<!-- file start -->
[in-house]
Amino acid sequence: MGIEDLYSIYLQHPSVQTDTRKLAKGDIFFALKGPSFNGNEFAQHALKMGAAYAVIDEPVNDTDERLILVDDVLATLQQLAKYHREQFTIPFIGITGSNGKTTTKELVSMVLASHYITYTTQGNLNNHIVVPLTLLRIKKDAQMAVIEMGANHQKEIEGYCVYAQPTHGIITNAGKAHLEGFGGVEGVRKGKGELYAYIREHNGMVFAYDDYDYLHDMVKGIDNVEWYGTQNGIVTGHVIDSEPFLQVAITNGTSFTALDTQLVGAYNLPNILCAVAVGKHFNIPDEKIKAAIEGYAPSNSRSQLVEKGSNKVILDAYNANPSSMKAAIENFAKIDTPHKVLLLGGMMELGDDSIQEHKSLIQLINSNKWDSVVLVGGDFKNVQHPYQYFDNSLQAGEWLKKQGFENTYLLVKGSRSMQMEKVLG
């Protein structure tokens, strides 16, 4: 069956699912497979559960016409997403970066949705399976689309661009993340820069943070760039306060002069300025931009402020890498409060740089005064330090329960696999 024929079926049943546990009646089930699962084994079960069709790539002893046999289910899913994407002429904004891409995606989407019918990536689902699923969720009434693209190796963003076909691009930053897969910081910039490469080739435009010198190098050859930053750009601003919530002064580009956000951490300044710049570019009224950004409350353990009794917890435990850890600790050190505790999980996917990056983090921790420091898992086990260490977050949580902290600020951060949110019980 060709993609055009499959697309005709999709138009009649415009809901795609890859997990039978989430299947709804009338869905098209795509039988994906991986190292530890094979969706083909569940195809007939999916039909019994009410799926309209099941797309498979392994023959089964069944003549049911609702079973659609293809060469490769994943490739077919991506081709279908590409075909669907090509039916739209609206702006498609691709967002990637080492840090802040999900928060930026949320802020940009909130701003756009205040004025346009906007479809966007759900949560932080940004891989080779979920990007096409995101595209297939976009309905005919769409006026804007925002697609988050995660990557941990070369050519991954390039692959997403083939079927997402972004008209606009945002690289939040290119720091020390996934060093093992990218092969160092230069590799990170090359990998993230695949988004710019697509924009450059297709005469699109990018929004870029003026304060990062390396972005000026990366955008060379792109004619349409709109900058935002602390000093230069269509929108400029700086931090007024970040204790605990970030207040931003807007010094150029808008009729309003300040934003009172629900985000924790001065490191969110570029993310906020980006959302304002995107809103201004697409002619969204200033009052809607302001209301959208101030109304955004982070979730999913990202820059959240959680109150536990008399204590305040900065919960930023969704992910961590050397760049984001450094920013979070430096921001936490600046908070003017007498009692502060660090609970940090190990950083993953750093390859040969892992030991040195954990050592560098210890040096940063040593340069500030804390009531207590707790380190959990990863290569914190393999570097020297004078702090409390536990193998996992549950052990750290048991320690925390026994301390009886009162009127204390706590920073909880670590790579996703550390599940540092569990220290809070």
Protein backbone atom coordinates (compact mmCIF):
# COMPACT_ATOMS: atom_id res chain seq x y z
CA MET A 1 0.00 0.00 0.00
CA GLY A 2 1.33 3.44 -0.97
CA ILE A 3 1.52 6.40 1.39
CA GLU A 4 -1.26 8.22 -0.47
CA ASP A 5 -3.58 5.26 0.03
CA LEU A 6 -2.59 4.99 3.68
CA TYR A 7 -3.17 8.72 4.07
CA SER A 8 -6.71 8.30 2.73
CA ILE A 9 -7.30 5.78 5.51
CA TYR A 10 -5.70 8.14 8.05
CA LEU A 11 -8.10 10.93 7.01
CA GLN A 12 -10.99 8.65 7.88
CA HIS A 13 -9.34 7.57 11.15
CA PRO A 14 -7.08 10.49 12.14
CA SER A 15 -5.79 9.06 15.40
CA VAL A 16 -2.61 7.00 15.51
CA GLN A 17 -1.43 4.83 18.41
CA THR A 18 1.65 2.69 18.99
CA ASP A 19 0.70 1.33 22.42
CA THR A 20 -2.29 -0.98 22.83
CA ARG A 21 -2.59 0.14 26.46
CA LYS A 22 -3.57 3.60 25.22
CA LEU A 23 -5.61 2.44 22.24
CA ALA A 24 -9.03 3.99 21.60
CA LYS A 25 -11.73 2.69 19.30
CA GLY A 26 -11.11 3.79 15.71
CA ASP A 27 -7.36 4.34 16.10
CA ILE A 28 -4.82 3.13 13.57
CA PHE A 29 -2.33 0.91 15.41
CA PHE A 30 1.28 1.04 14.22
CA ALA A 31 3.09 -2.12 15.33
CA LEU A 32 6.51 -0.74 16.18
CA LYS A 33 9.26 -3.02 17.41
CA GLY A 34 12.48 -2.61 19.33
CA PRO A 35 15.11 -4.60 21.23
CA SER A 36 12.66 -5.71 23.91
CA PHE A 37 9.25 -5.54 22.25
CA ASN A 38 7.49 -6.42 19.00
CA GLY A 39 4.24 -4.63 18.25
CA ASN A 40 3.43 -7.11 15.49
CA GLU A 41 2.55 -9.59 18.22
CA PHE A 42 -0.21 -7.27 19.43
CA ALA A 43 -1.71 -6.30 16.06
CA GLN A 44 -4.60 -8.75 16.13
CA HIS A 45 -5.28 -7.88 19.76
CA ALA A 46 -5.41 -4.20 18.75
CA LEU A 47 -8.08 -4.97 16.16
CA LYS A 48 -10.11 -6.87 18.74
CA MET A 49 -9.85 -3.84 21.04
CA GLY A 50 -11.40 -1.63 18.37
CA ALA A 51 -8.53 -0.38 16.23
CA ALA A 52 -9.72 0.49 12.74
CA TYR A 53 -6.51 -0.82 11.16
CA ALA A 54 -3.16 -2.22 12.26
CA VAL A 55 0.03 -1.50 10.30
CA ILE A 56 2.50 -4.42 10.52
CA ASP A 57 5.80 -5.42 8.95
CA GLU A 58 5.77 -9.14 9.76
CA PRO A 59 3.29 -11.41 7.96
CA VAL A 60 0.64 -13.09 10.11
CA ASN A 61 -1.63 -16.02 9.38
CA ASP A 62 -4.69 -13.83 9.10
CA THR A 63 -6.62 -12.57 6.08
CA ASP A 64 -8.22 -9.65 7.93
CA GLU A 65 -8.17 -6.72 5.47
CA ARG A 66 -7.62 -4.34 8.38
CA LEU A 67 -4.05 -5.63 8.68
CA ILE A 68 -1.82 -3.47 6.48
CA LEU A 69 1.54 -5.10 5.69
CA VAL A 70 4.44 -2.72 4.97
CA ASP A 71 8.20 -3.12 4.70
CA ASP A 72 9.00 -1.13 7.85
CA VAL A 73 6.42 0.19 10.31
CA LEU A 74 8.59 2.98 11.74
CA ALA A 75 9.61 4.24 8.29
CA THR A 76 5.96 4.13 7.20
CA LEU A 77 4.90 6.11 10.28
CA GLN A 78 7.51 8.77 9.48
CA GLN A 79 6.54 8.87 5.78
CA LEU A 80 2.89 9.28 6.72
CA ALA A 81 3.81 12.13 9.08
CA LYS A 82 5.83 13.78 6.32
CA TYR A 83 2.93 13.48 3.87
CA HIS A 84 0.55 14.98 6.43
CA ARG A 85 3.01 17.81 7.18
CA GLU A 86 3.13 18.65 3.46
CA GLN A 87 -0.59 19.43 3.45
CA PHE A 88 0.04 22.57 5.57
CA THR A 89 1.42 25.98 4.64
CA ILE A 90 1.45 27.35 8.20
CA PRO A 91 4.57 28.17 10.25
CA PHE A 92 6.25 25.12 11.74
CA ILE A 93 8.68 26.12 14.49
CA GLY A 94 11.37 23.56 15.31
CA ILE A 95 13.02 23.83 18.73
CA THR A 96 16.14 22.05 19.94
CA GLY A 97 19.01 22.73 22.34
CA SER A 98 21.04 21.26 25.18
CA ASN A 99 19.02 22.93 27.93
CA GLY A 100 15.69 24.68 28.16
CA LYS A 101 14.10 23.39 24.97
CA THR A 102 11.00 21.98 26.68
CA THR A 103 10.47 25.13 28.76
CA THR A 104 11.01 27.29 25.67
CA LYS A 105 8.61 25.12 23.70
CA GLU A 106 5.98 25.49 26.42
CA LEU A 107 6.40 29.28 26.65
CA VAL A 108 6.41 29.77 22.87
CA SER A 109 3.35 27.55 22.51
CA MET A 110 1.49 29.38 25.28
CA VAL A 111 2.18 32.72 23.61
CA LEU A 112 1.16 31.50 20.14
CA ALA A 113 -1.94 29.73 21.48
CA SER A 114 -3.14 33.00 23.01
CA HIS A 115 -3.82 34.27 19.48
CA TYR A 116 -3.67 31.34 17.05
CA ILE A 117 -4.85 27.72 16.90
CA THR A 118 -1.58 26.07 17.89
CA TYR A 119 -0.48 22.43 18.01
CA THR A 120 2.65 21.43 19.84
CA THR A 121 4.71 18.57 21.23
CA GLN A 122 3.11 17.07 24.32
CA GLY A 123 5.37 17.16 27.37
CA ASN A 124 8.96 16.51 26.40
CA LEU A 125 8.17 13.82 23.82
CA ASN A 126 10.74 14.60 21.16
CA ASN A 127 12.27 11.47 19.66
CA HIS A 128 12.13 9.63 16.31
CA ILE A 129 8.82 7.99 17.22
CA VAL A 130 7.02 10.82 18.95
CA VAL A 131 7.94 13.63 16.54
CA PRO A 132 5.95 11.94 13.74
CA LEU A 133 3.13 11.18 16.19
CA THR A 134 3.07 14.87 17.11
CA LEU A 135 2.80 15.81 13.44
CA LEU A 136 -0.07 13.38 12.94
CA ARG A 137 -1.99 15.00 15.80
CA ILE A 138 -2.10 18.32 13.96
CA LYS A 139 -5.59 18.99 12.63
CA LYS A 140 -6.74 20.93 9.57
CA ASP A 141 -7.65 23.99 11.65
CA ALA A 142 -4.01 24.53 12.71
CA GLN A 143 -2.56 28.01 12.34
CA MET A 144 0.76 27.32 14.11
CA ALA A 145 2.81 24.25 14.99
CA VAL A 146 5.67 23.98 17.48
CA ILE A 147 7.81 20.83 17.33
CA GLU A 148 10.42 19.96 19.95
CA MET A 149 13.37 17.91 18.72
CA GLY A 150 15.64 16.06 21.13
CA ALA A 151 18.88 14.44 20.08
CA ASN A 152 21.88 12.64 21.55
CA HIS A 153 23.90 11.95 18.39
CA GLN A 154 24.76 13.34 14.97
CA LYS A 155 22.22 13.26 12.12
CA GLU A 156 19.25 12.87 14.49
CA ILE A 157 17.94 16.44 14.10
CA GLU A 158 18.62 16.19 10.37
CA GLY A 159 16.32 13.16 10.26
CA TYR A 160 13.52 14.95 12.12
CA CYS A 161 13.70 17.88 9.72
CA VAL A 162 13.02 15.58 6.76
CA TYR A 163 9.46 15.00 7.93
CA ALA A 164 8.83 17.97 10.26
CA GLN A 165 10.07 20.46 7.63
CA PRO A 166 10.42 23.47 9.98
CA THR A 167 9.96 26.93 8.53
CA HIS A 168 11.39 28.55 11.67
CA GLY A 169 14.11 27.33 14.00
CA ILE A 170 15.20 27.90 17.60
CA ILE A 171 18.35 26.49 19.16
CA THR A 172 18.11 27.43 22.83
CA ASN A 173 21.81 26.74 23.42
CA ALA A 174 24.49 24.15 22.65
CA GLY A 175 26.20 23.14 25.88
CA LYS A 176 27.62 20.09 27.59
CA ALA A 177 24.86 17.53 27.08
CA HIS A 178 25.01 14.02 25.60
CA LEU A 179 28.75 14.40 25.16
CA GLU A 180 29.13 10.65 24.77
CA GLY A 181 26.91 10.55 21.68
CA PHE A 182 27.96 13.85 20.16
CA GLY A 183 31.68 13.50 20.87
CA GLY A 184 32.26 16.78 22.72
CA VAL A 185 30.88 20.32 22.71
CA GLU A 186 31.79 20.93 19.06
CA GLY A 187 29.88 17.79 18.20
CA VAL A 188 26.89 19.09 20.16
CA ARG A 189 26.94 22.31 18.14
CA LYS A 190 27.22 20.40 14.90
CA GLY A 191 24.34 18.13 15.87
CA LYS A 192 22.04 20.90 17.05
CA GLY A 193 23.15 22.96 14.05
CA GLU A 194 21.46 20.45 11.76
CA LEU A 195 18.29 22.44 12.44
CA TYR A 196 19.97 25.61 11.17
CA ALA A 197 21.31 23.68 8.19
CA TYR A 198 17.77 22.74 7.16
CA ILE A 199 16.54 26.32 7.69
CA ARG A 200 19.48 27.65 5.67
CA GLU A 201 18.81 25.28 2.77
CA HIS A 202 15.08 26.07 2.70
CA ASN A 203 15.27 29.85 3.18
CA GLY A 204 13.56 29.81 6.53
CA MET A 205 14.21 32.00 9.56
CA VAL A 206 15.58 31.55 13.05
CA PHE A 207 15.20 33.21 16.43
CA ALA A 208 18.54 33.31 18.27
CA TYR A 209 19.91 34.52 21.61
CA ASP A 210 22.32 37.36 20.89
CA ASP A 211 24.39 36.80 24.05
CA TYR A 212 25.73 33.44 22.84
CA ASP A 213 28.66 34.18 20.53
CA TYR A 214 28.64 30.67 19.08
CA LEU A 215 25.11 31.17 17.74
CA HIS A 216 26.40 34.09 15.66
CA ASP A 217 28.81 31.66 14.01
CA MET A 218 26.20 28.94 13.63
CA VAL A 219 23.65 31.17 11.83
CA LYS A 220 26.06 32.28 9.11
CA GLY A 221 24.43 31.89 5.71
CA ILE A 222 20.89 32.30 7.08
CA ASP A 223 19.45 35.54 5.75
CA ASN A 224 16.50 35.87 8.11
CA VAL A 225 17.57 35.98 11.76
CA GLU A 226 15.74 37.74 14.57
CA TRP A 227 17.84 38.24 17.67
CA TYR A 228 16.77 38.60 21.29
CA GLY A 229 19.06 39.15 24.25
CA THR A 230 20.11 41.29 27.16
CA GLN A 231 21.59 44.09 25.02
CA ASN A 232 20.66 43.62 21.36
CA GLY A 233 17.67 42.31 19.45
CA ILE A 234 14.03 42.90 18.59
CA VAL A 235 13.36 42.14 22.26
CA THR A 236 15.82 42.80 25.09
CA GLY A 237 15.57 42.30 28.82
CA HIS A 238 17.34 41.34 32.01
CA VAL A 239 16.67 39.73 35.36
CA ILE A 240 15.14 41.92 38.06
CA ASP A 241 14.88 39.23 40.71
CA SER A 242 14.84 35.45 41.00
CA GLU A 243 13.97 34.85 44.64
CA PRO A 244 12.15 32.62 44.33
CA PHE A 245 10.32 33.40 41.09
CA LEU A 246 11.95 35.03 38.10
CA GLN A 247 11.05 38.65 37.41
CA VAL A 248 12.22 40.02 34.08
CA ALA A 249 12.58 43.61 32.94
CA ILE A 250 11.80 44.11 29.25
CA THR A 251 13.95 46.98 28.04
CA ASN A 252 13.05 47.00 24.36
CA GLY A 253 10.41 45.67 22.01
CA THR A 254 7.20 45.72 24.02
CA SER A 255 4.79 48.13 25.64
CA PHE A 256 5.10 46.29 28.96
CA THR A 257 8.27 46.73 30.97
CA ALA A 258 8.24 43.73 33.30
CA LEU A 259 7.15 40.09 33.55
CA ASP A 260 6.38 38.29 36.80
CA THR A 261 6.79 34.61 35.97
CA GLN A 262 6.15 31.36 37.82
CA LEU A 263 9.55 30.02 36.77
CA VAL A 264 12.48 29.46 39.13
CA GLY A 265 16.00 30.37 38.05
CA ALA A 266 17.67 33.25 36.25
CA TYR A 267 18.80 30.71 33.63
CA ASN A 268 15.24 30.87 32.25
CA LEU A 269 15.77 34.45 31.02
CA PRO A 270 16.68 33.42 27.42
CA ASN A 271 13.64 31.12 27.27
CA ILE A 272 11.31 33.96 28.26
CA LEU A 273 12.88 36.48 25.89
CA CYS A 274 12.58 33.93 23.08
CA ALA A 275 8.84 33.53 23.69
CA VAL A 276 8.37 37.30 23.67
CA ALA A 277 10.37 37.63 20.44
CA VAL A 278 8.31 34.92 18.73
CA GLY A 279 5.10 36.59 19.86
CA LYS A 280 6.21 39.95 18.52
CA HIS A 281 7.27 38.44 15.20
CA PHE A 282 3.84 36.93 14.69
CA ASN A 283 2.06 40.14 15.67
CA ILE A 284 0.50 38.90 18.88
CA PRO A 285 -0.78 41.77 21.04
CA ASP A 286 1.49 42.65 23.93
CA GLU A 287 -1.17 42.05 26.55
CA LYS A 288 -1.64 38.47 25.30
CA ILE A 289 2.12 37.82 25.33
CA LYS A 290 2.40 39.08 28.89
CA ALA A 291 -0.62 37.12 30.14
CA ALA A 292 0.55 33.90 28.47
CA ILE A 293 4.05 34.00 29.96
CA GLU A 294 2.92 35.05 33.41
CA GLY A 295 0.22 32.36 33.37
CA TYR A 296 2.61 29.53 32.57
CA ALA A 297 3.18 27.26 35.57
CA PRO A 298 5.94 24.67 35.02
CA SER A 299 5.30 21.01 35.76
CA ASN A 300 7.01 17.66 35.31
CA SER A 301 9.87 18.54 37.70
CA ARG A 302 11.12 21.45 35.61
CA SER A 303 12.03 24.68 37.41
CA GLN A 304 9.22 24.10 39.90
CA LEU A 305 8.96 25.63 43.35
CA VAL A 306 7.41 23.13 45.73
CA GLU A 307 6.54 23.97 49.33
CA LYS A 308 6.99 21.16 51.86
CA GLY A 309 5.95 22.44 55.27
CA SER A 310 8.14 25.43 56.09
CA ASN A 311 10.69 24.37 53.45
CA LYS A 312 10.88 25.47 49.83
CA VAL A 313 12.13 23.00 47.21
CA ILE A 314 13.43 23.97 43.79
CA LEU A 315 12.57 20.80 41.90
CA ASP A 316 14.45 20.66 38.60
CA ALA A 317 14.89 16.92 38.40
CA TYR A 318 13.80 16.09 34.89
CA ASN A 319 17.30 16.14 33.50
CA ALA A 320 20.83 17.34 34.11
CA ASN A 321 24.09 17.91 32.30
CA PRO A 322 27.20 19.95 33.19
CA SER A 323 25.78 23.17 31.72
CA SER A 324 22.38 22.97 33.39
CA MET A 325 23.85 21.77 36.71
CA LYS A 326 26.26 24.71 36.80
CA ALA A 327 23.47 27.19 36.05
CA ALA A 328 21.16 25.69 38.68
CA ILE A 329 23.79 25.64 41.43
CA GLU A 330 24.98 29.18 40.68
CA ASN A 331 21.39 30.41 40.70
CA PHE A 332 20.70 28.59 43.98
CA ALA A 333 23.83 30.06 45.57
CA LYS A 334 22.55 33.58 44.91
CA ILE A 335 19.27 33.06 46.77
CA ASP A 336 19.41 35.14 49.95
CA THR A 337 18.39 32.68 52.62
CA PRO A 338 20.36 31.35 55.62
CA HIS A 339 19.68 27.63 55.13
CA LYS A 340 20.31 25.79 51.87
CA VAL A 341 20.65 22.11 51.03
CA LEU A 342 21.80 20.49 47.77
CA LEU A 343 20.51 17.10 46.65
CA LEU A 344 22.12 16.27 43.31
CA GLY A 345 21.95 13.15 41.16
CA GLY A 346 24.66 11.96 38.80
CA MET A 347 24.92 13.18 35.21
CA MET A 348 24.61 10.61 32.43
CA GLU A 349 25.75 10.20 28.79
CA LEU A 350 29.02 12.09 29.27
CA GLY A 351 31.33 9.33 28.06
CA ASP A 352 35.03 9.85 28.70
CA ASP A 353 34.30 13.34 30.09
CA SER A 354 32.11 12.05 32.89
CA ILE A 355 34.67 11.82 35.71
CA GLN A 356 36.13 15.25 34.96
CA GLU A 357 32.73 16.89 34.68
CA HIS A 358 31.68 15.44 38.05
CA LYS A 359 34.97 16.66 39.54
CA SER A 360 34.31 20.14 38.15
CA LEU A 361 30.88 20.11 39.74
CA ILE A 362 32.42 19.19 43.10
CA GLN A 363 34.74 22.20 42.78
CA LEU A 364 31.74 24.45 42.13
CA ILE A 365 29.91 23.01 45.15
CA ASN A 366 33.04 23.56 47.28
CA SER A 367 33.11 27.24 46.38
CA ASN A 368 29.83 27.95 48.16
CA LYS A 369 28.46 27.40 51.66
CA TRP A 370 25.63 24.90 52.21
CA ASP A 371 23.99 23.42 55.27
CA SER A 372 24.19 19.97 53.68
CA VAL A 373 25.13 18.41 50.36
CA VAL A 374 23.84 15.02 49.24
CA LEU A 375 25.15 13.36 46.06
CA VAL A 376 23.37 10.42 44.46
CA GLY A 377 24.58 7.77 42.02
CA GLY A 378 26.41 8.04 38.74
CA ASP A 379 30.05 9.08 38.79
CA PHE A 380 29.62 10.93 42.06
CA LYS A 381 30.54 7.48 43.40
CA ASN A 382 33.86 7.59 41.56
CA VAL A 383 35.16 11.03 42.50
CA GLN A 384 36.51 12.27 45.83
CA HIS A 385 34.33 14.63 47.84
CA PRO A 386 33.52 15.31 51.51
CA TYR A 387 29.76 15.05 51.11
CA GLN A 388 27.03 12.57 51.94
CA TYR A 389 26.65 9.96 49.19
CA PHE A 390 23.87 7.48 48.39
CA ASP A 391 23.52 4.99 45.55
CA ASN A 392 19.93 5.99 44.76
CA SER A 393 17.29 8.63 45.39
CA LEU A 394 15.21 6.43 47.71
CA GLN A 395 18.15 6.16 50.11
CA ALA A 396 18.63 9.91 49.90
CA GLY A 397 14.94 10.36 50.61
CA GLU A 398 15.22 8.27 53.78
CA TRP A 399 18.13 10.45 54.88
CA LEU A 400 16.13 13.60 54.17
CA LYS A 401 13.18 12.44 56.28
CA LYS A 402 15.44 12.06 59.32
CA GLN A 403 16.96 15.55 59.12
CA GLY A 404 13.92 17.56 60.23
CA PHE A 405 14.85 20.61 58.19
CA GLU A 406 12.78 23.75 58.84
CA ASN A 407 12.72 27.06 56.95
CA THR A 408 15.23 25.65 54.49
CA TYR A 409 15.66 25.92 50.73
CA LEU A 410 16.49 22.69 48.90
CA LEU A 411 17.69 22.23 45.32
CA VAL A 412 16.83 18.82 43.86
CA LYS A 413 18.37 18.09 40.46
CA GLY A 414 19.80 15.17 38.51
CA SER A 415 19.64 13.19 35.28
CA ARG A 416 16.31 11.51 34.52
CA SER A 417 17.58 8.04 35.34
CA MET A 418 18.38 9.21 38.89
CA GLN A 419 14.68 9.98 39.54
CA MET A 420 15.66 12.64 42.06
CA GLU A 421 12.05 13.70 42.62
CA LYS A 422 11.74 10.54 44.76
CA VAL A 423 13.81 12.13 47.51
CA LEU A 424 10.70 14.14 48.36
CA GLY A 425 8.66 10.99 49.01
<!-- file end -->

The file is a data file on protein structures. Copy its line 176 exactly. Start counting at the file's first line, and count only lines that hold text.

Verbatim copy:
CA ILE A 171 18.35 26.49 19.16